In the AKC’s hound group, “keel” is a word that can found be in three breeds: The Azawakh, the Bloodhound, and the Dachshund, but only one of the breeds uses the word as if it were an anatomical part, whereas the other two use the word to describe a shape.
In the Azawakh, the chest “is curved like a keel,” and in the Bloodhound, the “chest [is] well let down between the forelegs, forming a deep keel. In the Dachshund standard section on Forequarters, however, the dog’s “keel merges gradually into abdomen & extends well beyond front legs.”
This is an apt description for a breed that can sit on it’s “keel” (chest) as it digs furiously towards its prey. A Dachshund needs to have a deep chest with her elbows well above her keel to allow ample capacity for the heart and lungs. This front structure also gives her room for her legs both front and rear, but her keel must be smooth or she’ll be hampered by tree or grass roots as she backs out. This is one reason why the standard reads, “Keel merges gradually into abdomen & extends well beyond front legs.”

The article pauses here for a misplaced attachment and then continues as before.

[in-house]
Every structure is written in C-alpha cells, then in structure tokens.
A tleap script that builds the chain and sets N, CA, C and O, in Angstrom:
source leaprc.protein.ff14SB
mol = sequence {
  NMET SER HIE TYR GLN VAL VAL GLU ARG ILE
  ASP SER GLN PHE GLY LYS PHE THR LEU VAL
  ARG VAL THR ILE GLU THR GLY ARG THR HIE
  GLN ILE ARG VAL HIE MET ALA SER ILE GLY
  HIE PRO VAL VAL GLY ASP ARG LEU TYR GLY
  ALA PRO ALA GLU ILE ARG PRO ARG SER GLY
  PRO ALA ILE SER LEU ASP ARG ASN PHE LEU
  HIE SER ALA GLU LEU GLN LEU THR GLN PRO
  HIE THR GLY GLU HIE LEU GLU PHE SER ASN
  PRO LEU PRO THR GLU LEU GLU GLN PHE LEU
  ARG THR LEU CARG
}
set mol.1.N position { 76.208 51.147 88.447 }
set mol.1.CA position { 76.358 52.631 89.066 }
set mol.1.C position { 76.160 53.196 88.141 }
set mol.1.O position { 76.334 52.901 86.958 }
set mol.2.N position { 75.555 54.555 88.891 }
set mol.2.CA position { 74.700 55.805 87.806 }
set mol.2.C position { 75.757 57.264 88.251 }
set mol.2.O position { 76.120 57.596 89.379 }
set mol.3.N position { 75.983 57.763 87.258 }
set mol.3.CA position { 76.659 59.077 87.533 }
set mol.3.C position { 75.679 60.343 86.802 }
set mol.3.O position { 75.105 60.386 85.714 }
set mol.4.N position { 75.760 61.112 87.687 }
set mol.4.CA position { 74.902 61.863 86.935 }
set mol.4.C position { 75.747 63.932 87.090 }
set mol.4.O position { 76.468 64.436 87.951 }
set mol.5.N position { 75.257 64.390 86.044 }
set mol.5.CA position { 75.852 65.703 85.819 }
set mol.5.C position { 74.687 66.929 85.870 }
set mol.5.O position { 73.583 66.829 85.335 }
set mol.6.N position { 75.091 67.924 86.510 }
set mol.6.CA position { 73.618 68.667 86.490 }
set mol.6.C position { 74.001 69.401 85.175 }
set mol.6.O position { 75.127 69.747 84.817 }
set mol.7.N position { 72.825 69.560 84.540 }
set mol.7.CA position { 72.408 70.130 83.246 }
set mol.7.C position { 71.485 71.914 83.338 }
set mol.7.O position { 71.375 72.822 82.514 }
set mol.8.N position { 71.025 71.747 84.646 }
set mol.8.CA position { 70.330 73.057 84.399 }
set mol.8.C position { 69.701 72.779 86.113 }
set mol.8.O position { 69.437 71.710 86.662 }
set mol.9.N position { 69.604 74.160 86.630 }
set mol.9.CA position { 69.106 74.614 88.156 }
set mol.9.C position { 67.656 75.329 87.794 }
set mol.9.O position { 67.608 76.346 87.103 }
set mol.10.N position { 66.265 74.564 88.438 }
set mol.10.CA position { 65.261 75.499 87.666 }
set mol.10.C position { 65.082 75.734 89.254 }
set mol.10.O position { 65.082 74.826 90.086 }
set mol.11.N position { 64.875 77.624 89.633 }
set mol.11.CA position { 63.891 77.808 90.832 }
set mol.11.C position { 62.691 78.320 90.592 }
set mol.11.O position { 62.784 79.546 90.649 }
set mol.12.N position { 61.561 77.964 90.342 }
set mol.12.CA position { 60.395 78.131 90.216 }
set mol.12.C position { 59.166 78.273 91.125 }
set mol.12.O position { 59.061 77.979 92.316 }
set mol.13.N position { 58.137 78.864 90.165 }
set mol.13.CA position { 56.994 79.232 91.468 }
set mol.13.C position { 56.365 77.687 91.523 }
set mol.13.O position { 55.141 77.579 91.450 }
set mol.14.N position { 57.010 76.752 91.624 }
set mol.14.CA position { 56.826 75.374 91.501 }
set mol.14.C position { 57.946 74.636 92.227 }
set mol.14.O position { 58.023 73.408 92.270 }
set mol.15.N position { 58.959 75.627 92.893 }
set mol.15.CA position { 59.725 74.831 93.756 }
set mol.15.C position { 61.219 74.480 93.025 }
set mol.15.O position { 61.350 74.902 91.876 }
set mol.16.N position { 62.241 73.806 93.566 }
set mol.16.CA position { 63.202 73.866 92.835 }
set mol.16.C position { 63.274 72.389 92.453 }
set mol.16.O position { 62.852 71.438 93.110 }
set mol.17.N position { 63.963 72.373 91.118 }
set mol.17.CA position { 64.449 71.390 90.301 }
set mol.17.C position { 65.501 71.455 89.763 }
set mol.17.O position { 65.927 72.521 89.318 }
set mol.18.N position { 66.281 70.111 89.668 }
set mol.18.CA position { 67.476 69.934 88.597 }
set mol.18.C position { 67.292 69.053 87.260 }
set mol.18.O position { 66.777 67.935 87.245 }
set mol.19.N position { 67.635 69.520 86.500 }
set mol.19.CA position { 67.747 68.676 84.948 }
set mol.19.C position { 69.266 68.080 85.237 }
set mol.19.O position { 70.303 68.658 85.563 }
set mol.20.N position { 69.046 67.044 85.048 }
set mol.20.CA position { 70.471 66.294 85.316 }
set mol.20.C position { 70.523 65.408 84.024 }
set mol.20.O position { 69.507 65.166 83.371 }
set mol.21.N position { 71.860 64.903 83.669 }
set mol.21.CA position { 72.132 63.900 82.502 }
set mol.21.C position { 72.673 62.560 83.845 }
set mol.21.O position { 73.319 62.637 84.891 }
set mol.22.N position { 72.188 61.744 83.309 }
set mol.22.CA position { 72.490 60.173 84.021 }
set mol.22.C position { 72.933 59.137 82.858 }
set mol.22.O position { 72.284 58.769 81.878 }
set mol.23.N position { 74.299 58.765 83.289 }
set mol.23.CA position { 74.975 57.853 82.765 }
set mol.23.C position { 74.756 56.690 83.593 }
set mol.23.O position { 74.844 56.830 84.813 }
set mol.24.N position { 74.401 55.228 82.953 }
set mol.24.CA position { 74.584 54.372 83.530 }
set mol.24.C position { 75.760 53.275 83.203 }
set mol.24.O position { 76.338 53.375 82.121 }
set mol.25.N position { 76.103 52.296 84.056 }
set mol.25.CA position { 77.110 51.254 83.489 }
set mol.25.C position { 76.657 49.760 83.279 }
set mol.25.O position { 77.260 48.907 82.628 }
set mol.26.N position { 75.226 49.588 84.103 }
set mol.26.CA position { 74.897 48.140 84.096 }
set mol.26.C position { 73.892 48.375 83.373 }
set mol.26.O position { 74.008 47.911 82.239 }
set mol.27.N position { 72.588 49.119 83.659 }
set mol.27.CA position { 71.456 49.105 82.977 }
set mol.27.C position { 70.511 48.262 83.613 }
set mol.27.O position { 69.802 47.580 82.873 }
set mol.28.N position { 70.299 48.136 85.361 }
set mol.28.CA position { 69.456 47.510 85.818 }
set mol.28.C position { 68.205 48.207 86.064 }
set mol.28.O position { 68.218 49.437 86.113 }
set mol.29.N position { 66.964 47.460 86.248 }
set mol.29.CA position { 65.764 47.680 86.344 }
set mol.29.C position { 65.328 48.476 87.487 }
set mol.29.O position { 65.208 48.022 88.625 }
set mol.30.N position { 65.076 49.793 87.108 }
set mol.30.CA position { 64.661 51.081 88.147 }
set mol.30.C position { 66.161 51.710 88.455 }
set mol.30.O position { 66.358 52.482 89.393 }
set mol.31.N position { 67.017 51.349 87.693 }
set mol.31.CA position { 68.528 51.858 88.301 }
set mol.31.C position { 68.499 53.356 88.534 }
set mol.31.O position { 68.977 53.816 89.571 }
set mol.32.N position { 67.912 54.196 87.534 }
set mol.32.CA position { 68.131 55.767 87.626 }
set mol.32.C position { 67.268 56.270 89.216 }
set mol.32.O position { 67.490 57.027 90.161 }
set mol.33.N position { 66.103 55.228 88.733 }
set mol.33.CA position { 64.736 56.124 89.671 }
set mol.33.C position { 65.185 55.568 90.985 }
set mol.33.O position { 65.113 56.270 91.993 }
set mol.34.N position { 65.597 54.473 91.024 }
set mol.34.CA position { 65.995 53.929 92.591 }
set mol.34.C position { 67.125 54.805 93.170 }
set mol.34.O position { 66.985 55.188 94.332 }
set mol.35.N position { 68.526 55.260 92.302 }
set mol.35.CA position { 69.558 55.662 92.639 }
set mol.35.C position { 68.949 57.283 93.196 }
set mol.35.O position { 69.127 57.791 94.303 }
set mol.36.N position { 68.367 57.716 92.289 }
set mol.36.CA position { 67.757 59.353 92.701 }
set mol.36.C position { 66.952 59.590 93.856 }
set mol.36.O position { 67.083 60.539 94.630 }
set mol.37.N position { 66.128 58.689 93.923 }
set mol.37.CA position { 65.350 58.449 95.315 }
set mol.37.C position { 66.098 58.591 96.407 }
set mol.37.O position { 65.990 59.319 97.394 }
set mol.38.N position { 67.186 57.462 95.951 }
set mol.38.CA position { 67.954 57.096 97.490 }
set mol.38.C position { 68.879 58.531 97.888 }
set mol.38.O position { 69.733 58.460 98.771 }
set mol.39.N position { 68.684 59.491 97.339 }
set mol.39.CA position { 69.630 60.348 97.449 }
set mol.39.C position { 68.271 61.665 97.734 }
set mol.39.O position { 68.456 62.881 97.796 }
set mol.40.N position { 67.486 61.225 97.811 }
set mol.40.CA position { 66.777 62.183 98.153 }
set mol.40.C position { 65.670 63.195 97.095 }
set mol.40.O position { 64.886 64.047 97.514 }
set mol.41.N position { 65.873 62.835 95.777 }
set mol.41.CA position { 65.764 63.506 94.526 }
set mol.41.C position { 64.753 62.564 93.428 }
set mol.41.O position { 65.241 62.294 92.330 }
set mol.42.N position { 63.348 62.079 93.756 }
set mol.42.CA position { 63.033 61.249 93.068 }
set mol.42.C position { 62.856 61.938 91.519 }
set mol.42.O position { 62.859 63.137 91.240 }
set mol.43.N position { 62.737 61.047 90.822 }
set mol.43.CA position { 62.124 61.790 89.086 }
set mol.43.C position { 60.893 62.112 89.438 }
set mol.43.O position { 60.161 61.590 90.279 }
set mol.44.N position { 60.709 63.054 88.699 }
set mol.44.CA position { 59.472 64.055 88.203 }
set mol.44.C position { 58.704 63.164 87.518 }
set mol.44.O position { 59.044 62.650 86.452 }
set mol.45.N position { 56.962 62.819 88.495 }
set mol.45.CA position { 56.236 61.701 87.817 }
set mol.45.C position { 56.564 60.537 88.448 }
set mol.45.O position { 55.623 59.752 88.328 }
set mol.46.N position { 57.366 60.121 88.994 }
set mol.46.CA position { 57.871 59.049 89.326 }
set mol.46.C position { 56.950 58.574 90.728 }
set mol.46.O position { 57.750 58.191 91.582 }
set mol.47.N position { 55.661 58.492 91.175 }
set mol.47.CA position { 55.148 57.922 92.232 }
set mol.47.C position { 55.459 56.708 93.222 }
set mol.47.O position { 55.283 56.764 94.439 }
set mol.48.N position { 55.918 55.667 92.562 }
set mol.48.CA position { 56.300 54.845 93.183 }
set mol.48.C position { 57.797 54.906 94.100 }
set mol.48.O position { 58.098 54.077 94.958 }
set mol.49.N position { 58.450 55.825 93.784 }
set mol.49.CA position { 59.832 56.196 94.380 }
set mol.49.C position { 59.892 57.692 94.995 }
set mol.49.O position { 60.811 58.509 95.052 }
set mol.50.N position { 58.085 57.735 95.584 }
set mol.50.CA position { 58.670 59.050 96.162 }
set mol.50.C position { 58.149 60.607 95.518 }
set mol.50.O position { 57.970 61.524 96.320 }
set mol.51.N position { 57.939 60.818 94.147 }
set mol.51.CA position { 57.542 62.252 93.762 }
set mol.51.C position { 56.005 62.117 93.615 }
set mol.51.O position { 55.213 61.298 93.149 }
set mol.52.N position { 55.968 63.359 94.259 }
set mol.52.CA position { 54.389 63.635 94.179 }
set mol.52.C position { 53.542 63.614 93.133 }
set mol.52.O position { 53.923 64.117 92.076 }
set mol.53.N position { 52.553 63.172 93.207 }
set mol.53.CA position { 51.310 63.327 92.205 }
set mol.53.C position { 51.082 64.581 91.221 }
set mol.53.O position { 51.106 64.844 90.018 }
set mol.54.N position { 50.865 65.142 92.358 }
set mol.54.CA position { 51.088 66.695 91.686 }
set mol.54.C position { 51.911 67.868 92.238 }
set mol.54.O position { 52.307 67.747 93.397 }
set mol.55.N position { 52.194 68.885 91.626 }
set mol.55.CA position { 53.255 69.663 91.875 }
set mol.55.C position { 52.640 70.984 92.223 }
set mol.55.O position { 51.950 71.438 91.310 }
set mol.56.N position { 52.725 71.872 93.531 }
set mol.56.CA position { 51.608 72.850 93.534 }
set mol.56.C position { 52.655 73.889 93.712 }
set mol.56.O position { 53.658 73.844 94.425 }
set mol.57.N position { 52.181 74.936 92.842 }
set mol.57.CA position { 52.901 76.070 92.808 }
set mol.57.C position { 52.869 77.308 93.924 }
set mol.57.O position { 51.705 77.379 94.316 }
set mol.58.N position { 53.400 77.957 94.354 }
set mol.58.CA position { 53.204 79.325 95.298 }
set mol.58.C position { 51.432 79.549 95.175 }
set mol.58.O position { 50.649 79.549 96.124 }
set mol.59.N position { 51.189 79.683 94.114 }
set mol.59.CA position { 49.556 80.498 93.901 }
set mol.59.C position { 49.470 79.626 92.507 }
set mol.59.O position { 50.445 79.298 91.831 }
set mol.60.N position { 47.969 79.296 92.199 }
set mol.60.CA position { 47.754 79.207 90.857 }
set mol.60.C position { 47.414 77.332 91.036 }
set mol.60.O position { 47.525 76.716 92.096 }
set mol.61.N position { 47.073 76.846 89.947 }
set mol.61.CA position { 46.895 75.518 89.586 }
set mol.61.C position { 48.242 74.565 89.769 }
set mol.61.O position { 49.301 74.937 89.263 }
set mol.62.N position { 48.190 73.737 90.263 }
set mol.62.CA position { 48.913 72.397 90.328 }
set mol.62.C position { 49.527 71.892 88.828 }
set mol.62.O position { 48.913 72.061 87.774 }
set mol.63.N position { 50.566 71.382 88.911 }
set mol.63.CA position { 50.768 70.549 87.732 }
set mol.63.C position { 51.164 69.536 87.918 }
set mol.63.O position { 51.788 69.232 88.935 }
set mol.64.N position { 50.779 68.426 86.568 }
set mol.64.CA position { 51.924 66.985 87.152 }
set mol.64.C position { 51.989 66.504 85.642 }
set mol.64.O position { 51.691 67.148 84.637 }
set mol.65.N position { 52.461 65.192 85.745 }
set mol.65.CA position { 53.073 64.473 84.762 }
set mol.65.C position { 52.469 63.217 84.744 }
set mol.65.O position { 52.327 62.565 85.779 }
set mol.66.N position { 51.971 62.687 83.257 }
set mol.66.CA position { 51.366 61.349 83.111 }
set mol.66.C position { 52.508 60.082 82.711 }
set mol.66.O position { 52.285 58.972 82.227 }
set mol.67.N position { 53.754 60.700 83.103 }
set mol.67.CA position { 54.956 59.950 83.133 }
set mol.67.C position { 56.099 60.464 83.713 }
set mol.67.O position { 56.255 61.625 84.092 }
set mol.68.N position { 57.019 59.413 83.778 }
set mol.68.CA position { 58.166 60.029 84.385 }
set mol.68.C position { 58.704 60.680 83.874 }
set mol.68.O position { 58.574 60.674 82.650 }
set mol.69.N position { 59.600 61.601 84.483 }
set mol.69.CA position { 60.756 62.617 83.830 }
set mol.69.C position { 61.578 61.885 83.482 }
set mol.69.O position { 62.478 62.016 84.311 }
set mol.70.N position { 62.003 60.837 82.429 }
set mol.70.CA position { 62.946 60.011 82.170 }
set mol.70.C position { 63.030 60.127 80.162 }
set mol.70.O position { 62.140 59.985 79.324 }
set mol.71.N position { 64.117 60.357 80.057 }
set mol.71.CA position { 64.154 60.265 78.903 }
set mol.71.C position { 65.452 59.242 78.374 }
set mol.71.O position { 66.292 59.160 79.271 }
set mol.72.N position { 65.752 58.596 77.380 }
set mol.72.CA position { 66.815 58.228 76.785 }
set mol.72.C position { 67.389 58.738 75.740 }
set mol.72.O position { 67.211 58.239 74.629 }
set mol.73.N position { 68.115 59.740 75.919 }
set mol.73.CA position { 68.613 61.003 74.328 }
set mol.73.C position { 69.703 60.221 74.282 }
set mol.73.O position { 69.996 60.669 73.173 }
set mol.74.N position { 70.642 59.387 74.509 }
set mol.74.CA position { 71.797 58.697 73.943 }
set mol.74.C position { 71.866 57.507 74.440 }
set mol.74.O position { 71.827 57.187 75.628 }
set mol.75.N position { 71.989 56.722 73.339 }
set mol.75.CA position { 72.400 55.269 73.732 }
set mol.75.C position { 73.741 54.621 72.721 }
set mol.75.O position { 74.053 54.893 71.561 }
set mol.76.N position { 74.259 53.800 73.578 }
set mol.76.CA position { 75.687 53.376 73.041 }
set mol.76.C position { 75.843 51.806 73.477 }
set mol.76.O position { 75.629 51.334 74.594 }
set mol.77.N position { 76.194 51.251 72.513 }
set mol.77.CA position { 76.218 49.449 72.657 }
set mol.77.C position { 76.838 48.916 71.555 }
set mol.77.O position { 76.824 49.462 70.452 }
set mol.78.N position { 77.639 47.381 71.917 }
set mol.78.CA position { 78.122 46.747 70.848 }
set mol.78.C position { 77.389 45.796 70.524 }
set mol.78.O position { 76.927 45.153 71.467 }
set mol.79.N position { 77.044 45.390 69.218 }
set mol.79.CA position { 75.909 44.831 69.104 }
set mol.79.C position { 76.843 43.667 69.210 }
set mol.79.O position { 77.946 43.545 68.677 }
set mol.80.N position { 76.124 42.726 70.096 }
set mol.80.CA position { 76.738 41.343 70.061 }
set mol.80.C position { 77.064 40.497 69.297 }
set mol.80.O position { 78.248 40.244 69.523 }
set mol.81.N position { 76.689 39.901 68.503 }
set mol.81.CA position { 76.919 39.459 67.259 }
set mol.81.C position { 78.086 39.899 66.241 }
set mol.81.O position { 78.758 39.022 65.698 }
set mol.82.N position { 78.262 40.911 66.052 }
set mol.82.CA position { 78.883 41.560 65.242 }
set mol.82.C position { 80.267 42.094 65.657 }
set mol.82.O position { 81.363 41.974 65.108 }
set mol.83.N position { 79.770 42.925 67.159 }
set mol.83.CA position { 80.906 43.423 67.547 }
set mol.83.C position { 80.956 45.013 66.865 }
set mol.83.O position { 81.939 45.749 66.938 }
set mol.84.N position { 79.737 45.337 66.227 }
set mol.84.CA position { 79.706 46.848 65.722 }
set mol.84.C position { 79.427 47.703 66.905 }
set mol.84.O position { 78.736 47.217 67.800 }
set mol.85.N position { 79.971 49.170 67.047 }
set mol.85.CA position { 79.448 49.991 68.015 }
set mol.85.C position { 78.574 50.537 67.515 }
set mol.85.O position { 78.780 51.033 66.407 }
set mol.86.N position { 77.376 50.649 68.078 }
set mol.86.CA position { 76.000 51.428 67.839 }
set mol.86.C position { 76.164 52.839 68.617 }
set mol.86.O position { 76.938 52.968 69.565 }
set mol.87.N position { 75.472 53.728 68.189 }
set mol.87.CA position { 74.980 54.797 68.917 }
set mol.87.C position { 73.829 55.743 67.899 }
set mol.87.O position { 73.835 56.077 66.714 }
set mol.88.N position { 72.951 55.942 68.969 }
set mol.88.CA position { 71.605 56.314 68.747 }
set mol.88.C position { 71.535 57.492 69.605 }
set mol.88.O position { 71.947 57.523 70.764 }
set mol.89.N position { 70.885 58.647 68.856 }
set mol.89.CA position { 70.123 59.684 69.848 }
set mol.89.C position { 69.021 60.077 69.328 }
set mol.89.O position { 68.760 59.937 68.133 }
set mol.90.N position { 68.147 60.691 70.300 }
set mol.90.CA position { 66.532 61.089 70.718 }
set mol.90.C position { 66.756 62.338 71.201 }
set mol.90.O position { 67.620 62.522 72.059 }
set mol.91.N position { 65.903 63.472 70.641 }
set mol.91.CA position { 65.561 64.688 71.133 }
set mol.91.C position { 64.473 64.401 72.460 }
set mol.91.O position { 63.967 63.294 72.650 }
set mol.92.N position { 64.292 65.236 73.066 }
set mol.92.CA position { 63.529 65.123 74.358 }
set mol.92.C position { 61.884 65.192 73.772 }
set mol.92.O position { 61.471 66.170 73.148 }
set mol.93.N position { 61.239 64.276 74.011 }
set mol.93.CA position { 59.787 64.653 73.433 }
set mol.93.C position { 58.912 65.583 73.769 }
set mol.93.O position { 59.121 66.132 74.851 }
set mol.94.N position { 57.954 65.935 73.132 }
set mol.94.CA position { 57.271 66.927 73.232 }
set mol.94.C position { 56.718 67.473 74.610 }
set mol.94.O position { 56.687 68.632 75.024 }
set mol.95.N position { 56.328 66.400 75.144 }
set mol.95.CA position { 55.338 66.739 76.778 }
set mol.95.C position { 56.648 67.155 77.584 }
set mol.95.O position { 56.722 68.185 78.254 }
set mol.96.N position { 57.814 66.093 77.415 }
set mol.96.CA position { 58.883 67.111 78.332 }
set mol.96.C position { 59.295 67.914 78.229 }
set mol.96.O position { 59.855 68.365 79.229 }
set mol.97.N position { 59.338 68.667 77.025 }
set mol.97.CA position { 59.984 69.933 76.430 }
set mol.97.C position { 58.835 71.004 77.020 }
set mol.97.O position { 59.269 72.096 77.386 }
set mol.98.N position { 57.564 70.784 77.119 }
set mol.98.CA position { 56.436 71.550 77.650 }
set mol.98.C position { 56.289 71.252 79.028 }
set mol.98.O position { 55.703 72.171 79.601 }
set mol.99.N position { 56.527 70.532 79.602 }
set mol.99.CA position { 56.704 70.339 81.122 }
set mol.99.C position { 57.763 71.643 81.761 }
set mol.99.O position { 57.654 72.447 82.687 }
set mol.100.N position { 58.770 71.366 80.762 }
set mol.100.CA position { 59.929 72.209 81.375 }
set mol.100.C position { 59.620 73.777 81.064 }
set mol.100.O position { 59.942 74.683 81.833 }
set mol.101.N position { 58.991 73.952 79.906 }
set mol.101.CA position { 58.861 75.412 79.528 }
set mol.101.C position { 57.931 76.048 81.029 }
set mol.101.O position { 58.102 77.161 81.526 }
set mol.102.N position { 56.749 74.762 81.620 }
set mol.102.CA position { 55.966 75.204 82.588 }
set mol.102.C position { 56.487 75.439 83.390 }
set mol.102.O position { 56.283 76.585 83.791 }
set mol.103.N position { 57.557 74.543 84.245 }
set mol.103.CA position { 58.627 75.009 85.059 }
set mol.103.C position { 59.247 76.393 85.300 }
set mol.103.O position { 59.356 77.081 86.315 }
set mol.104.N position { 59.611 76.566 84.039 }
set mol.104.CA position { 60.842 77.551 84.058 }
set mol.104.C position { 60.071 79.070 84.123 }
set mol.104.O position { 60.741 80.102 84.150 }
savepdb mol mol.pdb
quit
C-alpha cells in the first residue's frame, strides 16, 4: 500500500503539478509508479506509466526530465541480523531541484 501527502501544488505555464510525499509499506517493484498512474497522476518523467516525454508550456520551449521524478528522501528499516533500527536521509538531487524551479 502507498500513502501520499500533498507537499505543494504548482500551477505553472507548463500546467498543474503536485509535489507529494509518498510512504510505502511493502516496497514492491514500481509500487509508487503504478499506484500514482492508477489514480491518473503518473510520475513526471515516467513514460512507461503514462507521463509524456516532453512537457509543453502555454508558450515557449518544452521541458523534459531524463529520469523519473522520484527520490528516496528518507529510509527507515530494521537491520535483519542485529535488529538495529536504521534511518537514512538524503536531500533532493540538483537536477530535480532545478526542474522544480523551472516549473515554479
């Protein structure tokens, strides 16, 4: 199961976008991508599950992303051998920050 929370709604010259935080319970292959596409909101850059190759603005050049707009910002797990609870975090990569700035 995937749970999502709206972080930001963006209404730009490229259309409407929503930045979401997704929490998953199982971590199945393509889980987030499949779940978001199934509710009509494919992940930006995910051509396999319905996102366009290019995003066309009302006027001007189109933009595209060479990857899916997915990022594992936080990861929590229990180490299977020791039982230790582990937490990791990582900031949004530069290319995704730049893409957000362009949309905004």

One thing that might be misunderstood in this breed is “clearance.” Yes, the Dachshund is a long and low slung breed, but this means lowness from the withers, not a lack of ground clearance. We always defer to breed experts, but our understanding is that a general rule of thumb is that the height from the withers to the bottom of the keel should be approximately 75% of the total height from the withers to the ground.
The Dachshund really is a marvel of “engineering,” and is Exhibit A of “form following function.”